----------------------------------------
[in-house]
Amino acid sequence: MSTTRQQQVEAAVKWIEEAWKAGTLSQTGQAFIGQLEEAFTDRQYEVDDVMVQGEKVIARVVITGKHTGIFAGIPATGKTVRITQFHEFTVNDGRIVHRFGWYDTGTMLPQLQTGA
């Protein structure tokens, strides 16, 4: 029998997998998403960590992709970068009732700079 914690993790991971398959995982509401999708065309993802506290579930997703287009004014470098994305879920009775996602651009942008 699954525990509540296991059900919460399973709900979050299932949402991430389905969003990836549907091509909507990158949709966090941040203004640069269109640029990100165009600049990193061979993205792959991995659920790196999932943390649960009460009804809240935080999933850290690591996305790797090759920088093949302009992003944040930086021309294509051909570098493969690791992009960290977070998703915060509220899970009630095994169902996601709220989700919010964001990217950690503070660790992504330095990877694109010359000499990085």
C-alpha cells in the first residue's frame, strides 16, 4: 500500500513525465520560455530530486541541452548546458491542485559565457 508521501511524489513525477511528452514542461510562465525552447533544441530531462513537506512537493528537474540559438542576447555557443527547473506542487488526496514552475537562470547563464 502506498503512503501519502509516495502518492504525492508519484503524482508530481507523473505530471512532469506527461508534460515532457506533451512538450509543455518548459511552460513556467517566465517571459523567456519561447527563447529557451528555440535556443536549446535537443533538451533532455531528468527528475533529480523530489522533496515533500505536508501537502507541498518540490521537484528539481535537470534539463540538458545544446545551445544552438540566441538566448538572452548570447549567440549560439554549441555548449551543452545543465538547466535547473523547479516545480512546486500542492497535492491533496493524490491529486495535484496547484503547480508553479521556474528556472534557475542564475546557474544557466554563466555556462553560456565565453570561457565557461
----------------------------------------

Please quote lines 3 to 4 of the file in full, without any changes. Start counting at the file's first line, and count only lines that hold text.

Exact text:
């Protein structure tokens, strides 16, 4: 029998997998998403960590992709970068009732700079 914690993790991971398959995982509401999708065309993802506290579930997703287009004014470098994305879920009775996602651009942008 699954525990509540296991059900919460399973709900979050299932949402991430389905969003990836549907091509909507990158949709966090941040203004640069269109640029990100165009600049990193061979993205792959991995659920790196999932943390649960009460009804809240935080999933850290690591996305790797090759920088093949302009992003944040930086021309294509051909570098493969690791992009960290977070998703915060509220899970009630095994169902996601709220989700919010964001990217950690503070660790992504330095990877694109010359000499990085």
C-alpha cells in the first residue's frame, strides 16, 4: 500500500513525465520560455530530486541541452548546458491542485559565457 508521501511524489513525477511528452514542461510562465525552447533544441530531462513537506512537493528537474540559438542576447555557443527547473506542487488526496514552475537562470547563464 502506498503512503501519502509516495502518492504525492508519484503524482508530481507523473505530471512532469506527461508534460515532457506533451512538450509543455518548459511552460513556467517566465517571459523567456519561447527563447529557451528555440535556443536549446535537443533538451533532455531528468527528475533529480523530489522533496515533500505536508501537502507541498518540490521537484528539481535537470534539463540538458545544446545551445544552438540566441538566448538572452548570447549567440549560439554549441555548449551543452545543465538547466535547473523547479516545480512546486500542492497535492491533496493524490491529486495535484496547484503547480508553479521556474528556472534557475542564475546557474544557466554563466555556462553560456565565453570561457565557461